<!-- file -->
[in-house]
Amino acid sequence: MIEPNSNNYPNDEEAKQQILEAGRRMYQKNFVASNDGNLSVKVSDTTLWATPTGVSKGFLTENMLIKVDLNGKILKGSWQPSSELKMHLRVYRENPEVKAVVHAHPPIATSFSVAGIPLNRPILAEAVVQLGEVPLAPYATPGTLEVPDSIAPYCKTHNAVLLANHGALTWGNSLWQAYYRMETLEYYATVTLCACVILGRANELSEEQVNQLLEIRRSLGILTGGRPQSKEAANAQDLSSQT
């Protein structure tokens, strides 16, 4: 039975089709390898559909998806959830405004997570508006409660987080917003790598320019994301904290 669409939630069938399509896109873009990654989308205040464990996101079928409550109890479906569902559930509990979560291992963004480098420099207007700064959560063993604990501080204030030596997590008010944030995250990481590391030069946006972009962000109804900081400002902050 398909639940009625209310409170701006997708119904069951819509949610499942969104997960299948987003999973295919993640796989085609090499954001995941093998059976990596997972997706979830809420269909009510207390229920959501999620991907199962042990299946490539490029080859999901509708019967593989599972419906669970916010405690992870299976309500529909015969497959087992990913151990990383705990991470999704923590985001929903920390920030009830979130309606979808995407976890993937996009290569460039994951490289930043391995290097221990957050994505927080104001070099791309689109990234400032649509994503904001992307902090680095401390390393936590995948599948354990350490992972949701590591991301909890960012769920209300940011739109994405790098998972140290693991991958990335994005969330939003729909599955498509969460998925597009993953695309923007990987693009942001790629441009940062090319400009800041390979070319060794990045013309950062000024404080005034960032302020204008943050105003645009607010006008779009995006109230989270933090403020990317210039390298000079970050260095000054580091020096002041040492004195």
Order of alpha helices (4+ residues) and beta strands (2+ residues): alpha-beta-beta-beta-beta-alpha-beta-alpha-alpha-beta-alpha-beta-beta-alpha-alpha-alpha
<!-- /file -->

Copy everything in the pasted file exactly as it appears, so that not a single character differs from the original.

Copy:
[in-house]
Amino acid sequence: MIEPNSNNYPNDEEAKQQILEAGRRMYQKNFVASNDGNLSVKVSDTTLWATPTGVSKGFLTENMLIKVDLNGKILKGSWQPSSELKMHLRVYRENPEVKAVVHAHPPIATSFSVAGIPLNRPILAEAVVQLGEVPLAPYATPGTLEVPDSIAPYCKTHNAVLLANHGALTWGNSLWQAYYRMETLEYYATVTLCACVILGRANELSEEQVNQLLEIRRSLGILTGGRPQSKEAANAQDLSSQT
């Protein structure tokens, strides 16, 4: 039975089709390898559909998806959830405004997570508006409660987080917003790598320019994301904290 669409939630069938399509896109873009990654989308205040464990996101079928409550109890479906569902559930509990979560291992963004480098420099207007700064959560063993604990501080204030030596997590008010944030995250990481590391030069946006972009962000109804900081400002902050 398909639940009625209310409170701006997708119904069951819509949610499942969104997960299948987003999973295919993640796989085609090499954001995941093998059976990596997972997706979830809420269909009510207390229920959501999620991907199962042990299946490539490029080859999901509708019967593989599972419906669970916010405690992870299976309500529909015969497959087992990913151990990383705990991470999704923590985001929903920390920030009830979130309606979808995407976890993937996009290569460039994951490289930043391995290097221990957050994505927080104001070099791309689109990234400032649509994503904001992307902090680095401390390393936590995948599948354990350490992972949701590591991301909890960012769920209300940011739109994405790098998972140290693991991958990335994005969330939003729909599955498509969460998925597009993953695309923007990987693009942001790629441009940062090319400009800041390979070319060794990045013309950062000024404080005034960032302020204008943050105003645009607010006008779009995006109230989270933090403020990317210039390298000079970050260095000054580091020096002041040492004195």
Order of alpha helices (4+ residues) and beta strands (2+ residues): alpha-beta-beta-beta-beta-alpha-beta-alpha-alpha-beta-alpha-beta-beta-alpha-alpha-alpha